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Trump, Biden Spar Over US Energy Independence

By Scott Waldman

Energy independence is having a moment in the run-up to November’s presidential election.

“We were energy independent three years ago,” former President Donald Trump said at a rally last month in Dayton, Ohio. He claimed President Joe Biden had “closed up the oil,” and he vowed to “turn it around fast” if he wins back the White House.

Not to be outdone, Biden campaign spokesperson James Singer told E&E News that under the current president the “United States is closer to energy independence than we have been in decades.”

Energy experts say both campaigns are oversimplifying the issue.

Energy independence is really just a “political slogan,” said Andrew Campbell, executive director of the Energy Institute at the University of California, Berkeley.

“That really doesn’t translate to anything that really matters to our economy in any direct way,” he said. “The concept of it, to me, doesn’t hold any meaning.”

In reality, it’s an open question whether the U.S. achieved energy independence under Biden or Trump, because of the term’s varying definitions.

One definition holds that energy independence occurs when the United States produces more energy than it consumes. That allows for some energy imports.

Under those terms, both Biden and Trump achieved energy independence.

While Biden rarely talks about oil and gas production under his watch — an effort to avoid angering progressive climate voters — output this year likely will break another record.

And for the last six years — starting under Trump’s term and continuing to today — the U.S. has annually produced “more crude oil than any country, ever,” according to the U.S. Energy Information Administration.

A more stringent definition for energy independence bars the import of all foreign fuels. According to that understanding, the U.S. hasn’t been energy independent for more than 75 years.

Energy independence is a “useless term” because it ignores the reality that oil and gas are part of a global market, said Harrison Fell, an energy economics expert and associated professor at North Carolina State University.

What’s more, U.S. refiners don’t have the capacity for all the lighter oil produced domestically and are always importing heavier crude from other countries, he said. Domestic refineries, largely built before the U.S. fracking boom, are designed to process the heavier crude oil produced in Russia and the Middle East, while the light, sweet crude produced in the U.S. is often cheaper to export.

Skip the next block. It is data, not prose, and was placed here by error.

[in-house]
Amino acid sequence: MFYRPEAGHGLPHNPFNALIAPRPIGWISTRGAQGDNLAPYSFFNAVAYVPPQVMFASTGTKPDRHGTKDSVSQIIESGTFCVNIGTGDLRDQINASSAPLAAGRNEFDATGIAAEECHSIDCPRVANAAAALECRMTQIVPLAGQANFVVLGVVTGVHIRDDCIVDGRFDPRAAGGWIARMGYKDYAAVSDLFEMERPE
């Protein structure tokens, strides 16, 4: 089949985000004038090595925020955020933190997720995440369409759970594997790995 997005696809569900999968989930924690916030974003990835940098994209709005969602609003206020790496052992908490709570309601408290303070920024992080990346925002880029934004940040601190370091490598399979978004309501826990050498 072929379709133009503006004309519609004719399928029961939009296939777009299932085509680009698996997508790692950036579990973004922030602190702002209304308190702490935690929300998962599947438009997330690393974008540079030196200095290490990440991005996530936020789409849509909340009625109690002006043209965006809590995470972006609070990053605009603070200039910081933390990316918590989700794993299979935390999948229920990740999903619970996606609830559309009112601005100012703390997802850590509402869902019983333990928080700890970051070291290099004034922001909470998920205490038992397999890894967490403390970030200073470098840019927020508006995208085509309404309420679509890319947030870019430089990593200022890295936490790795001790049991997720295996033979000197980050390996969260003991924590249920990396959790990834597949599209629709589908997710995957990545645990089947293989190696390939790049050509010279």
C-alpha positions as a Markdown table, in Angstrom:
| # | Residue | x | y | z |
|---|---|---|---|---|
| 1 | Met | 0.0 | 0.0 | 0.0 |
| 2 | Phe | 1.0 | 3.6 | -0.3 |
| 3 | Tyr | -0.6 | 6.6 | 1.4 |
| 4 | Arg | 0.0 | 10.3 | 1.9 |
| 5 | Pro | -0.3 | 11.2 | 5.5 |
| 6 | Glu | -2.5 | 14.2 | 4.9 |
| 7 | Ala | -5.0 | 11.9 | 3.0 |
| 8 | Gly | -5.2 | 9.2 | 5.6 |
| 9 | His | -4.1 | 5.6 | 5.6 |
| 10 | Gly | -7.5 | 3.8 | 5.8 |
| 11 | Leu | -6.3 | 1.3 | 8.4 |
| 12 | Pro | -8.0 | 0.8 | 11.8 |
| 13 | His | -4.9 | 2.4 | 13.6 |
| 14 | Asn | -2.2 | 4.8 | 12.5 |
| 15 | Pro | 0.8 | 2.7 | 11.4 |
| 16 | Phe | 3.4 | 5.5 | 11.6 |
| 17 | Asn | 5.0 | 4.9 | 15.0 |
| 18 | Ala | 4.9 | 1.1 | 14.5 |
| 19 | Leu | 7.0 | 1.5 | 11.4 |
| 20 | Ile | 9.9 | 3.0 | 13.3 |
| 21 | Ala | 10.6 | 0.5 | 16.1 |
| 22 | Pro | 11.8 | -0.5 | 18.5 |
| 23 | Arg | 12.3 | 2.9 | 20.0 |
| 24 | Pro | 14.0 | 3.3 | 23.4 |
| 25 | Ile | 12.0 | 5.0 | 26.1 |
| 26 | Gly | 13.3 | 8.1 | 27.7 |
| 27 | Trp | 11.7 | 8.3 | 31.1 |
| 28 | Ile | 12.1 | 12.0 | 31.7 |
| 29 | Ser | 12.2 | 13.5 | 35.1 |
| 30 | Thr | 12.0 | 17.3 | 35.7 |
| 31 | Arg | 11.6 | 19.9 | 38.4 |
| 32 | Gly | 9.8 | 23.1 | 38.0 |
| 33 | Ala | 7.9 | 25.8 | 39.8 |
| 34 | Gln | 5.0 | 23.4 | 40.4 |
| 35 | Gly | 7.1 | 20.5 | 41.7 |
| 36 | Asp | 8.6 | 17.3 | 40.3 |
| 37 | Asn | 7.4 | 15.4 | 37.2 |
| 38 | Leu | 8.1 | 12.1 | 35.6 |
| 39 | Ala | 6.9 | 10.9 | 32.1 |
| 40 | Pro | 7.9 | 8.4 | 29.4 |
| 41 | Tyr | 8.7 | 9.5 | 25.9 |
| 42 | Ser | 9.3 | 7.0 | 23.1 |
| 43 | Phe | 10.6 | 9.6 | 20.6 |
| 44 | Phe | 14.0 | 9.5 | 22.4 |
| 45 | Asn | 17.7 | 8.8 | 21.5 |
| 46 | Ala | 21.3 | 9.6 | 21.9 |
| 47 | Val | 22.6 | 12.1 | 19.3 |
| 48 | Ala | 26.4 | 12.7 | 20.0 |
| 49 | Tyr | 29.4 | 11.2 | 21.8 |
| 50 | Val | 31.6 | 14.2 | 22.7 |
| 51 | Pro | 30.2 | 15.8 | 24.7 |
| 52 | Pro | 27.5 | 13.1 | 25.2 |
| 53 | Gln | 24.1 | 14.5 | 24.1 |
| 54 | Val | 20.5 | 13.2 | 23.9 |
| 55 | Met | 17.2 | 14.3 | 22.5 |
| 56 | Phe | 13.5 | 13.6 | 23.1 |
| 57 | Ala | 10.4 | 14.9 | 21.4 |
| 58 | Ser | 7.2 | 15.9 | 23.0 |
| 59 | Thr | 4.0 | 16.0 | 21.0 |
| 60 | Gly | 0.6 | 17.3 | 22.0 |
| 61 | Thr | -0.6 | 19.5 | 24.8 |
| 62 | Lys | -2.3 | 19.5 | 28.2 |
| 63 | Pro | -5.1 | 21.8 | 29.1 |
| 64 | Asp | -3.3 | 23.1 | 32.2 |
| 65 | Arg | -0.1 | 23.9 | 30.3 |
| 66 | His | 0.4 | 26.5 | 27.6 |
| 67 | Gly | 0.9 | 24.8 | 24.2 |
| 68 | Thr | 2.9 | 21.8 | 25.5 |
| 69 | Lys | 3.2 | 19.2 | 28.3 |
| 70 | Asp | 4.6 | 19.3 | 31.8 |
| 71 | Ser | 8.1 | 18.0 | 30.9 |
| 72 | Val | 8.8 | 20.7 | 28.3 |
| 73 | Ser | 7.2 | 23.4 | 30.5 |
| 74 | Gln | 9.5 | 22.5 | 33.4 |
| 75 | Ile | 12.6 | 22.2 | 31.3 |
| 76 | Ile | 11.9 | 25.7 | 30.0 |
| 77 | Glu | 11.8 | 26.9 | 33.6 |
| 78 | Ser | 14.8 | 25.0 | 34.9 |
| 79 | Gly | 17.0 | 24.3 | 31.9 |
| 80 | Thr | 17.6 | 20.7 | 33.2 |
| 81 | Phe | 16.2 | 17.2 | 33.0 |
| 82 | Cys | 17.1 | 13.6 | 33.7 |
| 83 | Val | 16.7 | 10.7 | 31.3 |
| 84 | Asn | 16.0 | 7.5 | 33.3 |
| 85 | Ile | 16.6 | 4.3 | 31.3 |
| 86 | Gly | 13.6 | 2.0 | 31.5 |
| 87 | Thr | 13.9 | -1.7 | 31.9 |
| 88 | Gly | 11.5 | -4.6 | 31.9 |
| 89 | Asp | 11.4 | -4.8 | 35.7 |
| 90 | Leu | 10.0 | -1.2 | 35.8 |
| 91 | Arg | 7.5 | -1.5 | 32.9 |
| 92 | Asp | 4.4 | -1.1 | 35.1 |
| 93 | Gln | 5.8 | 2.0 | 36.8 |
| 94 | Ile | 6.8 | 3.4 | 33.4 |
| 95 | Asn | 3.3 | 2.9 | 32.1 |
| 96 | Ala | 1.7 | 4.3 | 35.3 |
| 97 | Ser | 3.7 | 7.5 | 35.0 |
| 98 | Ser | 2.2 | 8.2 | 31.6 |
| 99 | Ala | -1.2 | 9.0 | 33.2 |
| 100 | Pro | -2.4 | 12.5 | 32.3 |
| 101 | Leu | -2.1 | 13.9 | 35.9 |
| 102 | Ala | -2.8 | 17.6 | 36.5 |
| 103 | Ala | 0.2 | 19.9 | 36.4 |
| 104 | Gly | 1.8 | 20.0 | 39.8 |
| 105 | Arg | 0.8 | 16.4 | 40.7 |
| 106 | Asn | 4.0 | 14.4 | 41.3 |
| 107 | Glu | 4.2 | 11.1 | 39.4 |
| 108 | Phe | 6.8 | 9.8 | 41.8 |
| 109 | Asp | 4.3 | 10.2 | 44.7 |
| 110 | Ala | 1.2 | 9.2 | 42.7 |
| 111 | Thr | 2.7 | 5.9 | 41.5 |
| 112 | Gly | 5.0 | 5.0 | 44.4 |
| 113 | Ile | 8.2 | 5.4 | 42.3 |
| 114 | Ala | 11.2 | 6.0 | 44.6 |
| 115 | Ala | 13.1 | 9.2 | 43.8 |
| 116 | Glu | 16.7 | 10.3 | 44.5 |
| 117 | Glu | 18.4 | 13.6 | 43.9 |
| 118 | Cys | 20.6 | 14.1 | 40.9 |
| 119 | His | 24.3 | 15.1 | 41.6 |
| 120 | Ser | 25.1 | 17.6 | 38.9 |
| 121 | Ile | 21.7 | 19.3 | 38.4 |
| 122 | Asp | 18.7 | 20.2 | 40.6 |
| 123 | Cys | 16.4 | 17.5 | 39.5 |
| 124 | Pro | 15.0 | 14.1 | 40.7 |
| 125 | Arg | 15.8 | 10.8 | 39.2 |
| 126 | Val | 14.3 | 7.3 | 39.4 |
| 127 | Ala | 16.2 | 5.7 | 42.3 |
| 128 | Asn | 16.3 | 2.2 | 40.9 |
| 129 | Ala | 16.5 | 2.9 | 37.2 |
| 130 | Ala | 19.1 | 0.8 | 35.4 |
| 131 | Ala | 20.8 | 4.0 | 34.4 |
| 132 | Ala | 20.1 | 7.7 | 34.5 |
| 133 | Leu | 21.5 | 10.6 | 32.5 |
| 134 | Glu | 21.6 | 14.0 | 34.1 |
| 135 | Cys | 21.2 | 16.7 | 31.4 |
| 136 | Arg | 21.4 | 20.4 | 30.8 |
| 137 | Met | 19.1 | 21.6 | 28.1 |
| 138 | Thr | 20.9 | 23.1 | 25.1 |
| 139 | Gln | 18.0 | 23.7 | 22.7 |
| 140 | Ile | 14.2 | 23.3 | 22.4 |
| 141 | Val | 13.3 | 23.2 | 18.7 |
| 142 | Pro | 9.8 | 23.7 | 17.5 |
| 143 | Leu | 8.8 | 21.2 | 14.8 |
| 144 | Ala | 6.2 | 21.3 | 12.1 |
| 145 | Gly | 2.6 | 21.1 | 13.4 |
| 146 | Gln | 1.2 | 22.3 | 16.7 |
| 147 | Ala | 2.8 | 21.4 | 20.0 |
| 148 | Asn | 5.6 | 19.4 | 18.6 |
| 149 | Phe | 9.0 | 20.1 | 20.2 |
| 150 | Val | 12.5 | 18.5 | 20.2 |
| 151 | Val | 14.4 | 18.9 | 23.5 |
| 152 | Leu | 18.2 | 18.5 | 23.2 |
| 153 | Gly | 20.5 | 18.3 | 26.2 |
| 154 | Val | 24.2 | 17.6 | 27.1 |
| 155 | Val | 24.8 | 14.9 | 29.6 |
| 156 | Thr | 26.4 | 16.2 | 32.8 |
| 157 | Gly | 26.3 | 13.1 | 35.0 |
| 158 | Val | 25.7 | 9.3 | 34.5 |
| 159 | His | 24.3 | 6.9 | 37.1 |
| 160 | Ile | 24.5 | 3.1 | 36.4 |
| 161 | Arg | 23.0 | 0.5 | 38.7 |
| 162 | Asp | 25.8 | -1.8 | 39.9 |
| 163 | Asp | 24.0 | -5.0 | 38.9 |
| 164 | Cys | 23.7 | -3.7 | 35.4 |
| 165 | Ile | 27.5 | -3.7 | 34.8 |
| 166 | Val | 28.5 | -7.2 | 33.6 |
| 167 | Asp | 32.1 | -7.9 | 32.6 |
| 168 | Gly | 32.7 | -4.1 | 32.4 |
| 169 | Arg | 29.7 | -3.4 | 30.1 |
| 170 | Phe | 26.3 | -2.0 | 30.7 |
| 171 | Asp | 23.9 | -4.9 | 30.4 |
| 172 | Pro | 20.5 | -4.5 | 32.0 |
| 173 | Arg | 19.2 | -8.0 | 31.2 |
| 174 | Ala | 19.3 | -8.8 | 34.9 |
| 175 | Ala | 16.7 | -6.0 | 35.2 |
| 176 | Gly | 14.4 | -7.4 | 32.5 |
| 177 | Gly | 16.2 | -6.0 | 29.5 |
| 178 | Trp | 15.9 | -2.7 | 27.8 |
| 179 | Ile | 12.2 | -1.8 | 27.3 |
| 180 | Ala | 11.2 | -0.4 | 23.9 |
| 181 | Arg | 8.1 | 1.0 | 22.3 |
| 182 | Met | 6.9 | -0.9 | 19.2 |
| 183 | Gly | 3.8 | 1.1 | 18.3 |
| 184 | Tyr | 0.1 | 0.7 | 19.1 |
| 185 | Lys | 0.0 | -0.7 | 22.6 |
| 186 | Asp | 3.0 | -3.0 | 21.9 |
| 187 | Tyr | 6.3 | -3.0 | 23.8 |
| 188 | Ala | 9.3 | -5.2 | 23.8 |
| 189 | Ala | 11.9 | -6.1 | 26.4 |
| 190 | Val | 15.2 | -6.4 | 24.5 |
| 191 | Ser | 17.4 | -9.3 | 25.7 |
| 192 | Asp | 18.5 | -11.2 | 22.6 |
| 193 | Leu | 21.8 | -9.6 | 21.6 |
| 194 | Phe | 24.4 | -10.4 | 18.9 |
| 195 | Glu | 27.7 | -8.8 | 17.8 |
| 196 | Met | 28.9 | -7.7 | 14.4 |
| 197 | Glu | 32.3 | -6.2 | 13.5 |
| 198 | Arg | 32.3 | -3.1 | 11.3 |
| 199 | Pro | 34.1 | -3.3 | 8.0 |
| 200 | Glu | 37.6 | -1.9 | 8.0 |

“The problem with this is that some of our energy products are globally traded commodities, oil, obviously being the primary one of those,” he said. “And so when you have a globally traded commodity like oil, then even if you’re producing more than you’re consuming, you’re still going to be exposed to international supply and demand disruptions because that affects a global price.”

One notable step the U.S. has taken toward independence from global oil markets is the expansion of clean energy, which is not vulnerable to global price shocks, Fell said. Reducing reliance on fossil fuels is a key, and often overlooked, step toward energy independence, he said.

“Because electricity is not internationally traded, this is one way in which you can reduce your exposure to international oil market-based shocks by having a transportation fleet that’s electrically powered,” he said. “Basically all of our electricity is produced domestically, that’s going to shelter us from some of those international shocks.”

In politics, the term has been around since the 1970s, when a U.S. energy crisis led to gasoline shortages and lines of angry motorists, according to Campbell, from the University of California, Berkeley.

He said the term has its roots in the 1973 Oil Embargo, in which Arab nations that were part of the Organization of Petroleum Exporting Countries placed an embargo on the United States and other allies that were supporting Israel in the Yom Kippur War.

By that point, the U.S. had become totally reliant on foreign countries for its oil supplies and the economy took a major hit. As a result, then-President Richard Nixon put in place policies to boost U.S. oil production and shift away from dependence on the Middle East.

It was only in the past 15 or so years, because of technological advances in fracking, the U.S. approached something closer to independence, Campbell said. The fracking boom has seen the U.S. become major producer of oil and gas during the tenure of Republican and Democratic presidents, regardless of their policies.

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